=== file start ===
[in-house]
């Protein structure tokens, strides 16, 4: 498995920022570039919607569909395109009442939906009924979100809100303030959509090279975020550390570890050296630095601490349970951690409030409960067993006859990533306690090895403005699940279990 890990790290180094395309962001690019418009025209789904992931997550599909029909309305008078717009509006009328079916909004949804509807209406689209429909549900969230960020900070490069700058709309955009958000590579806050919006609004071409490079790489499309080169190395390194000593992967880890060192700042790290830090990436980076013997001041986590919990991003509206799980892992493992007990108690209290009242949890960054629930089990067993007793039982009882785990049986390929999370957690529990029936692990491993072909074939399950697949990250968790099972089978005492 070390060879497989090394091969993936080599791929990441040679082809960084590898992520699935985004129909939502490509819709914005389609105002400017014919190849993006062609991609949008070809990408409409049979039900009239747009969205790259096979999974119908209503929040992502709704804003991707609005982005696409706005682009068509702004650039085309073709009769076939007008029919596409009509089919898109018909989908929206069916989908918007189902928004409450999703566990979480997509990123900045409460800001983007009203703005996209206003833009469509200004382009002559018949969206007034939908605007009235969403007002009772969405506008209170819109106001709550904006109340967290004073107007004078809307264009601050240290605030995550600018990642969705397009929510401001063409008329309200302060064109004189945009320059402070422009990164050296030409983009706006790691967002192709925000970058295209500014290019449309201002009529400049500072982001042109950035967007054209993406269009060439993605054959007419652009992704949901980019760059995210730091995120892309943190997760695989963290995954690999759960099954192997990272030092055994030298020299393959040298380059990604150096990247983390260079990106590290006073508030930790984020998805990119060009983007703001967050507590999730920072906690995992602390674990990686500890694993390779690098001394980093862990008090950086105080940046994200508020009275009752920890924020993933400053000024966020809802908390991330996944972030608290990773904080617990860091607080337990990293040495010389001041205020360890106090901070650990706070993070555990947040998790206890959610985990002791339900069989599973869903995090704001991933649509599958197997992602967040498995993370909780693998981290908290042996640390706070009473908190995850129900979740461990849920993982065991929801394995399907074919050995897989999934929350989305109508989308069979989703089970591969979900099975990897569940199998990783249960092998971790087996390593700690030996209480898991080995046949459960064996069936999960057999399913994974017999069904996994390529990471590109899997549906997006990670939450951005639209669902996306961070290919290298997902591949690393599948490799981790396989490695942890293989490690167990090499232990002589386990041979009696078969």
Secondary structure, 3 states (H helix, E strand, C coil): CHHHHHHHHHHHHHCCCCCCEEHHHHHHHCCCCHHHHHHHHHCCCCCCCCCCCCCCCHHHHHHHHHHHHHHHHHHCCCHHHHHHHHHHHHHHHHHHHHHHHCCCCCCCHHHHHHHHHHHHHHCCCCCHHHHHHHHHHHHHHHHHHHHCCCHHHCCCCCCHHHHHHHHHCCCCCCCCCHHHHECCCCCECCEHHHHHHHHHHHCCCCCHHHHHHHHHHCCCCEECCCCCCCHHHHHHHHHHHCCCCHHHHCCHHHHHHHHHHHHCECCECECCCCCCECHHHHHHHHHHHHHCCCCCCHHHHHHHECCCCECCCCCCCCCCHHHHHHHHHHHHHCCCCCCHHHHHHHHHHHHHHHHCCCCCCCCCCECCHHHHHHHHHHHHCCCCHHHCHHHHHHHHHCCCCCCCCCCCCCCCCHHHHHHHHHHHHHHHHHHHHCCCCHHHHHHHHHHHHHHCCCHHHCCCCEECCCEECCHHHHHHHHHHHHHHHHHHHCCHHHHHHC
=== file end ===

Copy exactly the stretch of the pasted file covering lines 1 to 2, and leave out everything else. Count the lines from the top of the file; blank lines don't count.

[in-house]
């Protein structure tokens, strides 16, 4: 498995920022570039919607569909395109009442939906009924979100809100303030959509090279975020550390570890050296630095601490349970951690409030409960067993006859990533306690090895403005699940279990 890990790290180094395309962001690019418009025209789904992931997550599909029909309305008078717009509006009328079916909004949804509807209406689209429909549900969230960020900070490069700058709309955009958000590579806050919006609004071409490079790489499309080169190395390194000593992967880890060192700042790290830090990436980076013997001041986590919990991003509206799980892992493992007990108690209290009242949890960054629930089990067993007793039982009882785990049986390929999370957690529990029936692990491993072909074939399950697949990250968790099972089978005492 070390060879497989090394091969993936080599791929990441040679082809960084590898992520699935985004129909939502490509819709914005389609105002400017014919190849993006062609991609949008070809990408409409049979039900009239747009969205790259096979999974119908209503929040992502709704804003991707609005982005696409706005682009068509702004650039085309073709009769076939007008029919596409009509089919898109018909989908929206069916989908918007189902928004409450999703566990979480997509990123900045409460800001983007009203703005996209206003833009469509200004382009002559018949969206007034939908605007009235969403007002009772969405506008209170819109106001709550904006109340967290004073107007004078809307264009601050240290605030995550600018990642969705397009929510401001063409008329309200302060064109004189945009320059402070422009990164050296030409983009706006790691967002192709925000970058295209500014290019449309201002009529400049500072982001042109950035967007054209993406269009060439993605054959007419652009992704949901980019760059995210730091995120892309943190997760695989963290995954690999759960099954192997990272030092055994030298020299393959040298380059990604150096990247983390260079990106590290006073508030930790984020998805990119060009983007703001967050507590999730920072906690995992602390674990990686500890694993390779690098001394980093862990008090950086105080940046994200508020009275009752920890924020993933400053000024966020809802908390991330996944972030608290990773904080617990860091607080337990990293040495010389001041205020360890106090901070650990706070993070555990947040998790206890959610985990002791339900069989599973869903995090704001991933649509599958197997992602967040498995993370909780693998981290908290042996640390706070009473908190995850129900979740461990849920993982065991929801394995399907074919050995897989999934929350989305109508989308069979989703089970591969979900099975990897569940199998990783249960092998971790087996390593700690030996209480898991080995046949459960064996069936999960057999399913994974017999069904996994390529990471590109899997549906997006990670939450951005639209669902996306961070290919290298997902591949690393599948490799981790396989490695942890293989490690167990090499232990002589386990041979009696078969």